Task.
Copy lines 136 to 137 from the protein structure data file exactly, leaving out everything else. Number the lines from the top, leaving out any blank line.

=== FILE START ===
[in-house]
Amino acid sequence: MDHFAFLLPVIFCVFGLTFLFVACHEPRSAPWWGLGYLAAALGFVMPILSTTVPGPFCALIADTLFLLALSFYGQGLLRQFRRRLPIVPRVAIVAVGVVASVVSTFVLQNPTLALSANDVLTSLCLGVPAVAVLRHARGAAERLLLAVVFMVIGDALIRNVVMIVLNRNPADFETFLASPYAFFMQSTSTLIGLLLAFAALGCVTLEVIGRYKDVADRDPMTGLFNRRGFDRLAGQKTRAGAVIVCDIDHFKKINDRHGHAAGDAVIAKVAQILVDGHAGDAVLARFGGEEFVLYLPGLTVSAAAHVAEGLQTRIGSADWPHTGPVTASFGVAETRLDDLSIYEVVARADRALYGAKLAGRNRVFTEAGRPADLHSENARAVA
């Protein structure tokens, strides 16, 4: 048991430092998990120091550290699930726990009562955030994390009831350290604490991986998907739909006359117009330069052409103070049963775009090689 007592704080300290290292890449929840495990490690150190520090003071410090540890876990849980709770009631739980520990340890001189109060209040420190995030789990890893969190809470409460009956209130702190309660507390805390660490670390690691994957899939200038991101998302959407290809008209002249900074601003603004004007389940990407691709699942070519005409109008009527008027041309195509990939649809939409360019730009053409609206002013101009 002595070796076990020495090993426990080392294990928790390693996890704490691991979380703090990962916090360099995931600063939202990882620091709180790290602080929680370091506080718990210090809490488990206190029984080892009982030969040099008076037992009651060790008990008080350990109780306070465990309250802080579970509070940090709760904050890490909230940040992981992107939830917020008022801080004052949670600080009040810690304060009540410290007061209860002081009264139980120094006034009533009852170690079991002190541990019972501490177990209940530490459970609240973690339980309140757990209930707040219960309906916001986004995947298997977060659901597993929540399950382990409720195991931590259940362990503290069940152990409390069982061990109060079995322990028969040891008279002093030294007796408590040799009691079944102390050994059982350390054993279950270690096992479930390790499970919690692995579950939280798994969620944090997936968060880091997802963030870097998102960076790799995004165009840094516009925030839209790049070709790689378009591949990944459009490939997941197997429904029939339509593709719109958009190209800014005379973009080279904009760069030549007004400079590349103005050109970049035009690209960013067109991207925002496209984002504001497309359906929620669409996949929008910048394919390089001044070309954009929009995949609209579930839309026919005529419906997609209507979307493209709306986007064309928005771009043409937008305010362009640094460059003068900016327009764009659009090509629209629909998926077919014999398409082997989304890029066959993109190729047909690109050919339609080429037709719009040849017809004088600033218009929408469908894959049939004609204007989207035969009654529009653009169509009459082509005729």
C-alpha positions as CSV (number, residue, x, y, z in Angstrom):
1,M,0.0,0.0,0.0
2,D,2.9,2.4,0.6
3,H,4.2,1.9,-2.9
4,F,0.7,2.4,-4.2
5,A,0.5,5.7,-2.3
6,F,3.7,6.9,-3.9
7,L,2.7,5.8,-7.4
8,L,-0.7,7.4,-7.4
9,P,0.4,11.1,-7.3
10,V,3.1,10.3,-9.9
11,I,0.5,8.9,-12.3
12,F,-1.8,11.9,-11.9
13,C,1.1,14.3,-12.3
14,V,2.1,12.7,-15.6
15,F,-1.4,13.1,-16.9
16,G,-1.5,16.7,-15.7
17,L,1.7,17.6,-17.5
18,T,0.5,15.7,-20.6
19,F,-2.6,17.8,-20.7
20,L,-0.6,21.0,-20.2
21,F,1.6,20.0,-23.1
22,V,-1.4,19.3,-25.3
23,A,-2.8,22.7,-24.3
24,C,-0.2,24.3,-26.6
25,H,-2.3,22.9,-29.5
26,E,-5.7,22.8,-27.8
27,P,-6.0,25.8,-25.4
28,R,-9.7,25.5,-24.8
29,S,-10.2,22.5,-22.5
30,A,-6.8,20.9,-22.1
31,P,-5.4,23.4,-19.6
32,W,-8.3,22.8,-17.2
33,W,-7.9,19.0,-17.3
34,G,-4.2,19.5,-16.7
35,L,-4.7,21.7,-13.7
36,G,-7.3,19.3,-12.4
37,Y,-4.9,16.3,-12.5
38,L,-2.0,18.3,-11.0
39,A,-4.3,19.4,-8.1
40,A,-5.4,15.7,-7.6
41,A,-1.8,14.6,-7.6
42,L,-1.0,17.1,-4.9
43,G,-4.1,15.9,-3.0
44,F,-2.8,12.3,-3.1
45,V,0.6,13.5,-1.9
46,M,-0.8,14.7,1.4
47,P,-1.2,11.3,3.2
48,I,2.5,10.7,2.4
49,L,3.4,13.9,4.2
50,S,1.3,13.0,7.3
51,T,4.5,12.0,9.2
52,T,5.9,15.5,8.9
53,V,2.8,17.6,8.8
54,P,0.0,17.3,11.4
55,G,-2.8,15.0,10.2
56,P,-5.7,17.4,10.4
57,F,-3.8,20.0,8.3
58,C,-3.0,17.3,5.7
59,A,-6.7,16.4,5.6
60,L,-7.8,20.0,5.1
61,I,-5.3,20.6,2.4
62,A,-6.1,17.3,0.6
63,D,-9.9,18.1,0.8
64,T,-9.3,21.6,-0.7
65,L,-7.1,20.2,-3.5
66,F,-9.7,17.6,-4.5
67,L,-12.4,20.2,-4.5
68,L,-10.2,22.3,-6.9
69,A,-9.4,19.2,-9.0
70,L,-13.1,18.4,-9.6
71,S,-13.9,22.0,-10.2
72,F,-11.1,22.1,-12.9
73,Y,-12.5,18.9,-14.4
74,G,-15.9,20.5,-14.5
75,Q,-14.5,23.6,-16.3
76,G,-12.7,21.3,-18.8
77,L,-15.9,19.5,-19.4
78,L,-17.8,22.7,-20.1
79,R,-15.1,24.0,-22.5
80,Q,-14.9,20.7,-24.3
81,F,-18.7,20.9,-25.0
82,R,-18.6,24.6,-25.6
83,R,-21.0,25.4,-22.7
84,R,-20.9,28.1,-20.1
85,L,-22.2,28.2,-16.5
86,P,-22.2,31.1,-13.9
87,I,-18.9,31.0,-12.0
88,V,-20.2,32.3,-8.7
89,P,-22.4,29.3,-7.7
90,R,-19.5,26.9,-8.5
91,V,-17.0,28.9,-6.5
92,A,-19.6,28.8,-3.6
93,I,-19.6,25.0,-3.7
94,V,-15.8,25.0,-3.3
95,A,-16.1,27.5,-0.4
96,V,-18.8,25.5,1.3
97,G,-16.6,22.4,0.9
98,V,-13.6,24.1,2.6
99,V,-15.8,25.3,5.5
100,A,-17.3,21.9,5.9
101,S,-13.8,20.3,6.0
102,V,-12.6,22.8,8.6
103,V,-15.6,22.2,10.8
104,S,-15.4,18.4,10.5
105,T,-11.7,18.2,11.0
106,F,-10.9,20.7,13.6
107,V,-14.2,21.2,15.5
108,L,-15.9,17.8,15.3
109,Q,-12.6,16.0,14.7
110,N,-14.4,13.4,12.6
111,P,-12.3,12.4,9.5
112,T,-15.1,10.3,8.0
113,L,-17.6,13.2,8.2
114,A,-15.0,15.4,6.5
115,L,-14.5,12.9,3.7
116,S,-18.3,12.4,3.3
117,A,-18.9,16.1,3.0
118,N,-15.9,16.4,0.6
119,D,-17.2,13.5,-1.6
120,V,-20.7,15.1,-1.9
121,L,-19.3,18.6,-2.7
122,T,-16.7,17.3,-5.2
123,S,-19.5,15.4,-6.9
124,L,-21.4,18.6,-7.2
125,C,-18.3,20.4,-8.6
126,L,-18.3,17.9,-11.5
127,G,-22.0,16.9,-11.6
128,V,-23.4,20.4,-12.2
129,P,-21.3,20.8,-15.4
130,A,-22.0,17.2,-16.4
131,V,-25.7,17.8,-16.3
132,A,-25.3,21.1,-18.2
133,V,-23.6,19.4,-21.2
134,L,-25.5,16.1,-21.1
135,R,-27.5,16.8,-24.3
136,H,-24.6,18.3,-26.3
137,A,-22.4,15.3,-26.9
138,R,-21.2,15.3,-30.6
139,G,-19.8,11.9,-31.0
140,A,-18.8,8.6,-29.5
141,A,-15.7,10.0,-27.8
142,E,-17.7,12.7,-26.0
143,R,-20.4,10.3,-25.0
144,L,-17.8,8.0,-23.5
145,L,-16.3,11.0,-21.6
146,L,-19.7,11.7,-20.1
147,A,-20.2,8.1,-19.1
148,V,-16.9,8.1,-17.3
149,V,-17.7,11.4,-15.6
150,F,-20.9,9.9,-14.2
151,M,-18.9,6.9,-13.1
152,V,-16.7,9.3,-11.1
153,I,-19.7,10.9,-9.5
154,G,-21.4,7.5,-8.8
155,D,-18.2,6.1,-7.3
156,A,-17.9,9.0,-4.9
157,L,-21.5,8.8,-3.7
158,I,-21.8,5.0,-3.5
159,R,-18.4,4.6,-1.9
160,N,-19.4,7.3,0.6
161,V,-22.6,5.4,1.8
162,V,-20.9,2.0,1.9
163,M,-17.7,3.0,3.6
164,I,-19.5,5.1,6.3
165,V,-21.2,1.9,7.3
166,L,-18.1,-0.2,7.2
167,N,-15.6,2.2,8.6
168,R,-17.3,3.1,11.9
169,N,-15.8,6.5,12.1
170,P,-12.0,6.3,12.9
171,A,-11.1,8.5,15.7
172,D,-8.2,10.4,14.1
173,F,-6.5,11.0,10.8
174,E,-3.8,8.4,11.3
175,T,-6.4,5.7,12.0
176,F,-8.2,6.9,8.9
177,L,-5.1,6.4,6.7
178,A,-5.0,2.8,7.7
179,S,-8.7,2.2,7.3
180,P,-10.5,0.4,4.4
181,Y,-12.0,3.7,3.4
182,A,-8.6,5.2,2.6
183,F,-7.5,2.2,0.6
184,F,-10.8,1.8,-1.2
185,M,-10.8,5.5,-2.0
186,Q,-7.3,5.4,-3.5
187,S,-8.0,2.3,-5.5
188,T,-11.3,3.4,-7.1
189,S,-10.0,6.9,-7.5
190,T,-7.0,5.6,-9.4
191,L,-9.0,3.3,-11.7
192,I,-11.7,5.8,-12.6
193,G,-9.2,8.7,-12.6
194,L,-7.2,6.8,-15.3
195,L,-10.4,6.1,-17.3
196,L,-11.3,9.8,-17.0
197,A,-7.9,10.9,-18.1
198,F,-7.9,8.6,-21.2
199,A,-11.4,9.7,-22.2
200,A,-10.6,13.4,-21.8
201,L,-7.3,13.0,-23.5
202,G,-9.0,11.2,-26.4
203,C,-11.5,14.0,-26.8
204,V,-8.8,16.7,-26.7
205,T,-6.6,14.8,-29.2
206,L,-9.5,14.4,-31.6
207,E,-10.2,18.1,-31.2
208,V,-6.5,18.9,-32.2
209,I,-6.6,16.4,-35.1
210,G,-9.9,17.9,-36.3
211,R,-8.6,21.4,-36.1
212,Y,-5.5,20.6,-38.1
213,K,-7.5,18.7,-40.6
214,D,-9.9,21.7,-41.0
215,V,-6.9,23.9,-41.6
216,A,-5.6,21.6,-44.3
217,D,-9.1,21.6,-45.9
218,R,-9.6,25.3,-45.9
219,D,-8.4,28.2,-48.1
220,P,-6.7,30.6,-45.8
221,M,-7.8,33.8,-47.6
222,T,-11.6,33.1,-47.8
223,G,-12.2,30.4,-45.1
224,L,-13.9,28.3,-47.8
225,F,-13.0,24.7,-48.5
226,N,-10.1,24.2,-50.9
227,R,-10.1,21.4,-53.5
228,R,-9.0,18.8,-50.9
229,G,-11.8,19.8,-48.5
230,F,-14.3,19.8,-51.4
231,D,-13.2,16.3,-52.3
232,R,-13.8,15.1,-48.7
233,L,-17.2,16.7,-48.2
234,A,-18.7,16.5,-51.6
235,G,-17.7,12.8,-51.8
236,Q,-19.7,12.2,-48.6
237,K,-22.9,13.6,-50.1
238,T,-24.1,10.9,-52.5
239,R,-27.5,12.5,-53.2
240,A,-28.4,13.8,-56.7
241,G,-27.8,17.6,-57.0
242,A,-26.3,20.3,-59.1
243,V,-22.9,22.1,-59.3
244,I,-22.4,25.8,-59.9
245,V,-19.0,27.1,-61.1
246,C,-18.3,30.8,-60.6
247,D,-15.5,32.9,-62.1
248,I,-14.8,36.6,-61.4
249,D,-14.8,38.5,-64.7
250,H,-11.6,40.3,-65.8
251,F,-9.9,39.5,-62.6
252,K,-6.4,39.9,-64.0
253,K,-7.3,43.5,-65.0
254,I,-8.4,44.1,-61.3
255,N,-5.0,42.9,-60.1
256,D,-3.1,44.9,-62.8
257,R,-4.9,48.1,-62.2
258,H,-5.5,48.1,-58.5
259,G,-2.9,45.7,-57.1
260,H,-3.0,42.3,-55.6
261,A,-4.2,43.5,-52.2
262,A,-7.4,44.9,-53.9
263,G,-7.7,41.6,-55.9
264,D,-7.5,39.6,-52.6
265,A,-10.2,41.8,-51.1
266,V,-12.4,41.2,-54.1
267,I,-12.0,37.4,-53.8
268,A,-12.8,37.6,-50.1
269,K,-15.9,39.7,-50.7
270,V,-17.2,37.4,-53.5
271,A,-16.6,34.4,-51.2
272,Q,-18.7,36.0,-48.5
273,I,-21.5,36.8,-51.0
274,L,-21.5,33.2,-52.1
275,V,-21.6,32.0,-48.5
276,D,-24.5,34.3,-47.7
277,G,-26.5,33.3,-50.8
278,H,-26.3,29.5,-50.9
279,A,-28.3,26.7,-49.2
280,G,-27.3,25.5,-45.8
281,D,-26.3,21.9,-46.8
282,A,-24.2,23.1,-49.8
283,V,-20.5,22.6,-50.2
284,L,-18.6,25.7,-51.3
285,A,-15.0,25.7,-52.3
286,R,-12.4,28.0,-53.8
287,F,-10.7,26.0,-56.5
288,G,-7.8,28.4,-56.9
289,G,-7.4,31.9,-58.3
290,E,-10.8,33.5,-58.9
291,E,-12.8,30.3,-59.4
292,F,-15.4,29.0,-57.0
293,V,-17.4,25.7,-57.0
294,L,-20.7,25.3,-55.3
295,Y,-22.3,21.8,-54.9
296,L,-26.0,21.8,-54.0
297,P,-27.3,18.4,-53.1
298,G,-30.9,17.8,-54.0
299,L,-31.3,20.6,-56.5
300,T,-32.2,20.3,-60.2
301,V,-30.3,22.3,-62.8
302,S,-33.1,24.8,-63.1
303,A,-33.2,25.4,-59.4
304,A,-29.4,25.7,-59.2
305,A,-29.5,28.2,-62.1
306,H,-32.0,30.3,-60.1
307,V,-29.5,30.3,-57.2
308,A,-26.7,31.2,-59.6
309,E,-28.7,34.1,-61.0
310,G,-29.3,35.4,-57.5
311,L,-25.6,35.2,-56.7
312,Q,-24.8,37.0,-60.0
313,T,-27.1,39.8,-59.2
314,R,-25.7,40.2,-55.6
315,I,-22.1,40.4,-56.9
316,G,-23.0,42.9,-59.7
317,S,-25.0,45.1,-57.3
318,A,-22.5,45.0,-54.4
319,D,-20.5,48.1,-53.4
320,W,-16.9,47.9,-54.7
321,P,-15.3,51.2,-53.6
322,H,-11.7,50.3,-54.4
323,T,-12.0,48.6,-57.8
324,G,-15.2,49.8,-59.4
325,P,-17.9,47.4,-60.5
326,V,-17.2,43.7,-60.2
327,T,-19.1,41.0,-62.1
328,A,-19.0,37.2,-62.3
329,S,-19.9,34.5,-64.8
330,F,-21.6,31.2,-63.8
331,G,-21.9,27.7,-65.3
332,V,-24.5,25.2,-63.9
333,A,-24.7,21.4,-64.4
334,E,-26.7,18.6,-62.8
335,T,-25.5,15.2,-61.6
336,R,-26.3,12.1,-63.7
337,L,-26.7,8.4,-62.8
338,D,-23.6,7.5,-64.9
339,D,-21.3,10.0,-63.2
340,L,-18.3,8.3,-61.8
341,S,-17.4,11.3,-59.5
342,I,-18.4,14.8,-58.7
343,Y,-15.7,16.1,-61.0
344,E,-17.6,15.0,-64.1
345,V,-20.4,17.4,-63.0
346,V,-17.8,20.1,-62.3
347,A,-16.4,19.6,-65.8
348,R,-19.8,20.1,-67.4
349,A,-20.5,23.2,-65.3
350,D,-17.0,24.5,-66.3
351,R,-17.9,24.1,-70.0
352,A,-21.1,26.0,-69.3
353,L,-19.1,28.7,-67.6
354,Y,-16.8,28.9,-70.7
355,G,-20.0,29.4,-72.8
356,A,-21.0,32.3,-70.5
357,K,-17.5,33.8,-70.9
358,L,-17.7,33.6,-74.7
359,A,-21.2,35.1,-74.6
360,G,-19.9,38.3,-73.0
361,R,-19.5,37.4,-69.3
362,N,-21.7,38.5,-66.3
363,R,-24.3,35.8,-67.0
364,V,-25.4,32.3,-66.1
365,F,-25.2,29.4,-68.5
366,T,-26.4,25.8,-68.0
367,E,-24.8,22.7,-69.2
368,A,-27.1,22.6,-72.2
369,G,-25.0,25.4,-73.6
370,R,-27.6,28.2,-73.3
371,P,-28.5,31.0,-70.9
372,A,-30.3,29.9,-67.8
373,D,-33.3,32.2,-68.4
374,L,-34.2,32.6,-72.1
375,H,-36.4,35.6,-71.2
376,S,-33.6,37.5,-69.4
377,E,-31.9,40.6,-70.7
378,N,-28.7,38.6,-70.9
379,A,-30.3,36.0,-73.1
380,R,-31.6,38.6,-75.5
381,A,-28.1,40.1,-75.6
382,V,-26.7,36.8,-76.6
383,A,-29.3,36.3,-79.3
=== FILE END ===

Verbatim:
132,A,-25.3,21.1,-18.2
133,V,-23.6,19.4,-21.2